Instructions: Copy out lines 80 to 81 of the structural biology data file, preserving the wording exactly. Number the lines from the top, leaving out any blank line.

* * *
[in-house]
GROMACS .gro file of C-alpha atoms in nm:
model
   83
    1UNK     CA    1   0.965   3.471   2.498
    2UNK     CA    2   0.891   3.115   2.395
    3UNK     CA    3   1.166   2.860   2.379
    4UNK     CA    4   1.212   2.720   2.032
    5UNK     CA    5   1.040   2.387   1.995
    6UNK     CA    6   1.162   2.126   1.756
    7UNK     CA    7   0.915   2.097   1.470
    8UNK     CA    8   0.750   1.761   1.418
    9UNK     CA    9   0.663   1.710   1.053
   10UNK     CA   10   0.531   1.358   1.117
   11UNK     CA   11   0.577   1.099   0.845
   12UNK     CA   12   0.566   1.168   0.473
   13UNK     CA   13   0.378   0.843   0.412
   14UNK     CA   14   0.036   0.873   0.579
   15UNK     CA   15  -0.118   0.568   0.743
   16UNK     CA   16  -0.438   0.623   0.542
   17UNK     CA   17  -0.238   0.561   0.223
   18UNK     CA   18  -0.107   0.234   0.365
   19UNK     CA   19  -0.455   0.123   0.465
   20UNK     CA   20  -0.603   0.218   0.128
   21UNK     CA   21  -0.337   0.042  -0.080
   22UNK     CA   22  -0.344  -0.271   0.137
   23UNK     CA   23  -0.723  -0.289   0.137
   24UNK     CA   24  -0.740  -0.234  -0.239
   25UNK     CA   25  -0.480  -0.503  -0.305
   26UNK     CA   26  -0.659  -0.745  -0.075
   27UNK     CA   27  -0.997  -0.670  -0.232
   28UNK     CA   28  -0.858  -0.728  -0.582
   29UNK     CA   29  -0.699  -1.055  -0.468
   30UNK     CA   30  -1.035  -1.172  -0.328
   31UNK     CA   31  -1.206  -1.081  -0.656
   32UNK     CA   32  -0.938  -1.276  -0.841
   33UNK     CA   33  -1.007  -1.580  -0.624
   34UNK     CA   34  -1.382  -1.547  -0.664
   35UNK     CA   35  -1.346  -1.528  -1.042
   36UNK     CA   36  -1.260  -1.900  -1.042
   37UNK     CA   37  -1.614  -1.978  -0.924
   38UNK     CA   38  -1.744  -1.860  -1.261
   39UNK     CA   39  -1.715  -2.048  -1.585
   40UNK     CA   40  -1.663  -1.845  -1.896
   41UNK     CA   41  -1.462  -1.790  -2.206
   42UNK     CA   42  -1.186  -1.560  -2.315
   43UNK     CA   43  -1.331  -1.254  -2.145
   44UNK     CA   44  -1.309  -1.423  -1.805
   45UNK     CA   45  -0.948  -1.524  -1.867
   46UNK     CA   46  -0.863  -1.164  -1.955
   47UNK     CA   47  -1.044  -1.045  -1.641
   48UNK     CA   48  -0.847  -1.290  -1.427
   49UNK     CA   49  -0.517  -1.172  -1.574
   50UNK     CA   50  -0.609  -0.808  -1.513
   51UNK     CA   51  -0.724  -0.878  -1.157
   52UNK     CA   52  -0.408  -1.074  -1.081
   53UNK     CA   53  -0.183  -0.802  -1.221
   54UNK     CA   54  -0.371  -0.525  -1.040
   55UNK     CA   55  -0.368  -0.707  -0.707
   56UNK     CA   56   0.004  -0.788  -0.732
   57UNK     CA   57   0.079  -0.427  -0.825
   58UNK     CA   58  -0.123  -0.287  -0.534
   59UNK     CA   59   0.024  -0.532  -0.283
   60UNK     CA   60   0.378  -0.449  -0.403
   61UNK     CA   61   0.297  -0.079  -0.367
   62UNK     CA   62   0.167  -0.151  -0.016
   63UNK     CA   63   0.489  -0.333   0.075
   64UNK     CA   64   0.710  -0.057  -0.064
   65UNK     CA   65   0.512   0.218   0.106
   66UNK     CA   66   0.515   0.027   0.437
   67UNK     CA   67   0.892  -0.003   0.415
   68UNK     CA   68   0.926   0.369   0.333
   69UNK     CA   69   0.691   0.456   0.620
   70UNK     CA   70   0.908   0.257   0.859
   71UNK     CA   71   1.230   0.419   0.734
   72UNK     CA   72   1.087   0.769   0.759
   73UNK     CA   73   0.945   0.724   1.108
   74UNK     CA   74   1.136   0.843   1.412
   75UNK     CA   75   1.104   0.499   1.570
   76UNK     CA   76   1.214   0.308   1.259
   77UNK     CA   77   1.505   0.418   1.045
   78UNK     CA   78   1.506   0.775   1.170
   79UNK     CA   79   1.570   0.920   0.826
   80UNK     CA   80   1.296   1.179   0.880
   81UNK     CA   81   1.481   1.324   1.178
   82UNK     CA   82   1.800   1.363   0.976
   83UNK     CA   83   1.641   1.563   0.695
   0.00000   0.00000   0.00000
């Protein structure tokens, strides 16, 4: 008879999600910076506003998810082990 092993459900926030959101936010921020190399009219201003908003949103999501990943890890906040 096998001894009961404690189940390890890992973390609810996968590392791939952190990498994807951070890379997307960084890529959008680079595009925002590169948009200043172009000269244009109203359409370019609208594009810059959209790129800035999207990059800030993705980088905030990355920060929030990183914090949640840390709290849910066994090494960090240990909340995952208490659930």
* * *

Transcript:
   76UNK     CA   76   1.214   0.308   1.259
   77UNK     CA   77   1.505   0.418   1.045